It wouldn't be an Alliance assault without the bit where everyone gathers around a big glowy map thing and makes a plan, but this is more than an introductory cutscene. The camera zooms in on the neon map, and you're in control. You can see your target – a captured operative with vital intelligence detained in the depths of a prison facility built on a black glass plateau on an planet of shifting volcanic rock. Various entry points are highlighted, but there's no attack plan. That's your job, Katarn.
If you played the original Rainbow Six, you'll recognise the waypoint planning system that lets you direct your forces before the battle begins, but instead of individual soldiers you're sketching in Y-Wing bombing runs and commando drops. Perhaps you have no urge to strategise. Perhaps you just want to ignite a lightsaber and chop the legs off an AT-ST. For the impatient, Alliance strategists have come up with a few pre-ordained attack plans that you can drop into at will.
The battle begins. The camera is suspended a few metres behind the nape of Katarn's neck in a familiar third person view. You select your lightsaber and ignite it with a flourish. All around you, the battle has already begun. You've decided to lead a band of Jan Ors' smugglers in an attack on an ion cannon battery. Take down the cannon and your allied starship can drop low enough into orbit to launch Y-wings and wipe out a shield generator.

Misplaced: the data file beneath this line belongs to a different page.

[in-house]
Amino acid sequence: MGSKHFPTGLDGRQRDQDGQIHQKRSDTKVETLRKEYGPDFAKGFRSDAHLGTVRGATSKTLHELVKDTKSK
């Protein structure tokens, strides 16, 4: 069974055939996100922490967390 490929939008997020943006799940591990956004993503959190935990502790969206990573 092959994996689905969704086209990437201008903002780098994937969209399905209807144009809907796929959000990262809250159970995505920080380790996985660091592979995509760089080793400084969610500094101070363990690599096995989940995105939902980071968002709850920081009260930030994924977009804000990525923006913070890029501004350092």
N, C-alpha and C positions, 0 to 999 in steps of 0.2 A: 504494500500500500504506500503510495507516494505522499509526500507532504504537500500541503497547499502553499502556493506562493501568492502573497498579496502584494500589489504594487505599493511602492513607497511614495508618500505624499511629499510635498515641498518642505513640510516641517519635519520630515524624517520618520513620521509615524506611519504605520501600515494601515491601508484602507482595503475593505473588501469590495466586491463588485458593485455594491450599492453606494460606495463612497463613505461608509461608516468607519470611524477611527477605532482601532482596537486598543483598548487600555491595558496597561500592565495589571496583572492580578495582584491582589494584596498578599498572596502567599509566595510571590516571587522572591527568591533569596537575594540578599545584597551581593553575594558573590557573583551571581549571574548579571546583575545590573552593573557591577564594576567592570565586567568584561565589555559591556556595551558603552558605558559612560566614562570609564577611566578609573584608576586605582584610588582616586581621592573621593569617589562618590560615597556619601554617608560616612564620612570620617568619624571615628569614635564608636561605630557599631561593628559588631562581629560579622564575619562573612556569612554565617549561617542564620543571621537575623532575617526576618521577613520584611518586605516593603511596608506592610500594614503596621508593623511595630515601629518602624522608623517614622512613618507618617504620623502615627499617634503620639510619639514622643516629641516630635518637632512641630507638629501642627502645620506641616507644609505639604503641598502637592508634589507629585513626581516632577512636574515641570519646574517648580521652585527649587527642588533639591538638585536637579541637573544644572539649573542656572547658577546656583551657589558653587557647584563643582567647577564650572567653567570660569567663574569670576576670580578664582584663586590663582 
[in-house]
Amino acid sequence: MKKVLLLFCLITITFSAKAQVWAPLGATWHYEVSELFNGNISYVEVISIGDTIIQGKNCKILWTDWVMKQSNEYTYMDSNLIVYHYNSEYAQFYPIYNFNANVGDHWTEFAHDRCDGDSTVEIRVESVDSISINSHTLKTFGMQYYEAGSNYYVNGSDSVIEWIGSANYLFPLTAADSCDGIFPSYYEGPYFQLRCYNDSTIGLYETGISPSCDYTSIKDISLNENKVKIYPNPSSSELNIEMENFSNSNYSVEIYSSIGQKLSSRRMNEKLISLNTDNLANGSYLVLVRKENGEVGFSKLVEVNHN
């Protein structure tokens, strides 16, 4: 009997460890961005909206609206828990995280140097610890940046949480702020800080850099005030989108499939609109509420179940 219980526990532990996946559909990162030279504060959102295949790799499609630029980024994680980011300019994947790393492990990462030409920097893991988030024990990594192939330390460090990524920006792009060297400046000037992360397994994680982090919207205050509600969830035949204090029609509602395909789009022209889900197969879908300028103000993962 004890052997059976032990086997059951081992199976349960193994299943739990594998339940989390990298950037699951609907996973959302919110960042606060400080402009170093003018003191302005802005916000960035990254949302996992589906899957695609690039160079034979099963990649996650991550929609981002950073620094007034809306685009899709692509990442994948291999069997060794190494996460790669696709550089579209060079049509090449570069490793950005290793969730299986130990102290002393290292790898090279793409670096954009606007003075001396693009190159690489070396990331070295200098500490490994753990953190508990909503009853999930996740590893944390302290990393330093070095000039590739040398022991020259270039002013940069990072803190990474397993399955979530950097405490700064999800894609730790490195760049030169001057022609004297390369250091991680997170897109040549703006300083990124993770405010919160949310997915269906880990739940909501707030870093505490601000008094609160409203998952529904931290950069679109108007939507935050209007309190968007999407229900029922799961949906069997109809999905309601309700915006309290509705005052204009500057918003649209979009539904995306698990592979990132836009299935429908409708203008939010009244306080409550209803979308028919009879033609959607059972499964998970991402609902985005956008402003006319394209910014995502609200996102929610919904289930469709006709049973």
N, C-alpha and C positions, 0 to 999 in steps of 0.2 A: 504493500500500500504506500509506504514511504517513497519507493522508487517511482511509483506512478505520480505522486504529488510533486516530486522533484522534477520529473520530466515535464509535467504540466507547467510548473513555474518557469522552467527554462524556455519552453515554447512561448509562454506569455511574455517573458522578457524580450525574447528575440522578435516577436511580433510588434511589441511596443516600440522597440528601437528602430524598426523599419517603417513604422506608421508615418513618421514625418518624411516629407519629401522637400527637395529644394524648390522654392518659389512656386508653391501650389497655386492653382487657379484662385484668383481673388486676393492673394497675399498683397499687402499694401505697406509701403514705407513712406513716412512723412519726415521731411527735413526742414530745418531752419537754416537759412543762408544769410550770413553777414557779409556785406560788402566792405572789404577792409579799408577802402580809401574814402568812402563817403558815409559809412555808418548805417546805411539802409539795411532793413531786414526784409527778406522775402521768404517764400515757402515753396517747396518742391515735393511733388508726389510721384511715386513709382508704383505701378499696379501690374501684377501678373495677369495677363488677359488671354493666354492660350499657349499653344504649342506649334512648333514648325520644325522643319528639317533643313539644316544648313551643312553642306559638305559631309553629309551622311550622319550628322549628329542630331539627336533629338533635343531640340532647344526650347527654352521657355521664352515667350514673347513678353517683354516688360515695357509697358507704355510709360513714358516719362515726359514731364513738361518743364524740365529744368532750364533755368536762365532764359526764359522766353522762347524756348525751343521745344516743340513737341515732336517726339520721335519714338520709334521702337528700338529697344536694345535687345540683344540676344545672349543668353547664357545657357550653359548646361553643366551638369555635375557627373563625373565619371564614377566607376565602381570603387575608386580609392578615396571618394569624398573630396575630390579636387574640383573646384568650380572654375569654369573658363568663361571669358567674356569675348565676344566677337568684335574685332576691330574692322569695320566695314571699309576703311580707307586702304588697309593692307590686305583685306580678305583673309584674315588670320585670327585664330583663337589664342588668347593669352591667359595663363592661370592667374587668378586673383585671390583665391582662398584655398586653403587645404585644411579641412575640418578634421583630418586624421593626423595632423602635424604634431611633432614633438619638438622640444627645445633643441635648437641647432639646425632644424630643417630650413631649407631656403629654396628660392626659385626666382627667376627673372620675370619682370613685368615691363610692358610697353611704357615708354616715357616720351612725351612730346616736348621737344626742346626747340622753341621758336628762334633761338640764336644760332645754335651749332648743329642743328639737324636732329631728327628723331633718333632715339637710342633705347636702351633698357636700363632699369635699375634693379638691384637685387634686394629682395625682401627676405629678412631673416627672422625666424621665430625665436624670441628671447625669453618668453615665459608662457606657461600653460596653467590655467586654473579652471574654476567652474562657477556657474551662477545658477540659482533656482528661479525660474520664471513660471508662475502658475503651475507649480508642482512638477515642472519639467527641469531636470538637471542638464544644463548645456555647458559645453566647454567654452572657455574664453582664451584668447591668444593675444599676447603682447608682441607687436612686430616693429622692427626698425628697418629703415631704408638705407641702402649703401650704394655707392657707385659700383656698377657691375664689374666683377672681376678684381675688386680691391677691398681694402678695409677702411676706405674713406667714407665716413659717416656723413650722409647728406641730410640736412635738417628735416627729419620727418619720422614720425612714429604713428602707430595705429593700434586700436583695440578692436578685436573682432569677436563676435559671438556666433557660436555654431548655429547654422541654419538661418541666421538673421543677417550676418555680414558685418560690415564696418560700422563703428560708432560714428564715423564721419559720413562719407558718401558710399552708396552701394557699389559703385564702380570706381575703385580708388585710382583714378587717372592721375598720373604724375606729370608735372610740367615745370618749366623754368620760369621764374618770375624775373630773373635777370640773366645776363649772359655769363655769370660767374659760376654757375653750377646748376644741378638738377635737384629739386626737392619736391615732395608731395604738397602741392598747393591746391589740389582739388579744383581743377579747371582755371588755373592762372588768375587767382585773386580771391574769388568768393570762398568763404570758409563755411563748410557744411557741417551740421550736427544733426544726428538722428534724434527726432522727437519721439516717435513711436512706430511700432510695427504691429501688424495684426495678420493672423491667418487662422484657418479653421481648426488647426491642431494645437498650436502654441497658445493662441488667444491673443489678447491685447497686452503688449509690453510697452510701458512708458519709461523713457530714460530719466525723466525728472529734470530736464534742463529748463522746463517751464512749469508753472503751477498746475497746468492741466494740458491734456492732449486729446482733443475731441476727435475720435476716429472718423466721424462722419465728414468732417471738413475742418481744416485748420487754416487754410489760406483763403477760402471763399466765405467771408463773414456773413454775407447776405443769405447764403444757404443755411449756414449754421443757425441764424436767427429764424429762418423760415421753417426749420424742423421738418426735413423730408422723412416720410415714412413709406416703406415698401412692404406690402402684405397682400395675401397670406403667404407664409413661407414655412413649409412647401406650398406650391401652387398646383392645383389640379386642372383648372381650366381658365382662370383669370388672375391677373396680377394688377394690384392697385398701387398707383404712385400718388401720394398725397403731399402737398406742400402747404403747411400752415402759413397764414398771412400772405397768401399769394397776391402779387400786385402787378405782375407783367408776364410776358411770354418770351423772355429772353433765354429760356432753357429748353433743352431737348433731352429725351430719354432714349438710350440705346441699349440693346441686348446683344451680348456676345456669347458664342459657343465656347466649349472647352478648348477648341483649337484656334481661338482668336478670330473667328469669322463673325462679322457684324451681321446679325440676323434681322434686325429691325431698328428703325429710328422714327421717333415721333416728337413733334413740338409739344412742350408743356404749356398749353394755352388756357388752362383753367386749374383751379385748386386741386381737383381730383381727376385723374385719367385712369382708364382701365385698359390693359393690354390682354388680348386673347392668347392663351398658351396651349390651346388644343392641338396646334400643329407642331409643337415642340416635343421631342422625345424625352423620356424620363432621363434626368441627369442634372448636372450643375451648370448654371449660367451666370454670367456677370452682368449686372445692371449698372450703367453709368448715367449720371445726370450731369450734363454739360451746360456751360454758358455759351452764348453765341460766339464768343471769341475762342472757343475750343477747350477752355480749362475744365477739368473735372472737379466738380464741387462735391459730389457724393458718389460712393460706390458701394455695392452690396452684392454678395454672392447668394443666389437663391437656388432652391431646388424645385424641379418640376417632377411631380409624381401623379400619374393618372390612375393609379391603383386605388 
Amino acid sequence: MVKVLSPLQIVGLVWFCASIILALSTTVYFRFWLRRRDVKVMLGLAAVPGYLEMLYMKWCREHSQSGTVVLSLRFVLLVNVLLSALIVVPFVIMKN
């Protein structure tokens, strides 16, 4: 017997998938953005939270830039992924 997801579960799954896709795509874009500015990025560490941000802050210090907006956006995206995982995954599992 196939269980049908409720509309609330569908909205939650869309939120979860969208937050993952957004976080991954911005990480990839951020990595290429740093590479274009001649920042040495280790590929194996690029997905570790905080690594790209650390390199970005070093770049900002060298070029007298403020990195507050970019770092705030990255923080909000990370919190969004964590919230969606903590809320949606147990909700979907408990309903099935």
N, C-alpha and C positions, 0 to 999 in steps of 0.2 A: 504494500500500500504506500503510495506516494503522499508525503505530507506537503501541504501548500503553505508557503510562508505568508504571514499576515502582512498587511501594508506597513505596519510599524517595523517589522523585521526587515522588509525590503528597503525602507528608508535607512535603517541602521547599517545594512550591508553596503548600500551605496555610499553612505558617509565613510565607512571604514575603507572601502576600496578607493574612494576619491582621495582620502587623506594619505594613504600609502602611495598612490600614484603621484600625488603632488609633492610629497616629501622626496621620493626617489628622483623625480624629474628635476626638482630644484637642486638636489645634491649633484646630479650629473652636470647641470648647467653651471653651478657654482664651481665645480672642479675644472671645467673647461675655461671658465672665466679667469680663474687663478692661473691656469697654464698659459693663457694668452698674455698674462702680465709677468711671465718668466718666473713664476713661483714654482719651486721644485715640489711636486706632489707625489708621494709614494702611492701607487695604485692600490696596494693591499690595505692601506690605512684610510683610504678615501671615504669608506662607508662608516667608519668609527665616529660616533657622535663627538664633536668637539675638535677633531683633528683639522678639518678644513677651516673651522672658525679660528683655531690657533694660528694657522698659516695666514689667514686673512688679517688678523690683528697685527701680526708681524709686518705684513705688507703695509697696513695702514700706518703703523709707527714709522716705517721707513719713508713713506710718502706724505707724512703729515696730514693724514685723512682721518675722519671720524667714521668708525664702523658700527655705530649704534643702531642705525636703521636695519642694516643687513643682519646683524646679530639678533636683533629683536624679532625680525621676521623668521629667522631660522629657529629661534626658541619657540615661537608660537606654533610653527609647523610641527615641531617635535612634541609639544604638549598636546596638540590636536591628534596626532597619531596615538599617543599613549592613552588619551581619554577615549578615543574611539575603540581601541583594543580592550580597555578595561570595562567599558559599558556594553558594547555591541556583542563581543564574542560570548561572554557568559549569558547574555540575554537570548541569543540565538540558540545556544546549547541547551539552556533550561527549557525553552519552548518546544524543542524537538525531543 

You reduce the battery to wreckage. Moments later, bombers scream overhead, followed by a cloud of enemy fighters trying to score a lucky hit. There's a distant WHUMP as the generators pop. “The shields are down!” an Akbar-esque voice squawks over comms.
"A bit like Star Wars: Battlefront?" you might think. Kinda. It's bigger than Battlefront, and beautiful. You're not just a lowly soldier, you're the most powerful entity on a battlefield. Jedi Knight and The Force Unleashed have struggled to reconcile the power of the Force with the need to challenge the player and guide them down a path, but when you're playing a being with such remarkable abilities a corridor structure is like sluicing a tidal wave through a funnel. Nothing should survive. Contrived methods have been used to balance this up. Certain objects are immune to force powers, some doors can be shattered, others can't. Lightsabers pass through walls leaving a glowing trail but no damage.
Jedi Knights are overpowered. Embrace that. Force Push can blast through walls with the block-busting effects that GPU physics demos were made for. Lightsabers can cut through anything, but for blast doors it'll take a bit of time - see Qui Gon Jinn and Kenobi's opening escape in The Phantom Menace. A solid blow with your saber will remove limbs and kill quickly.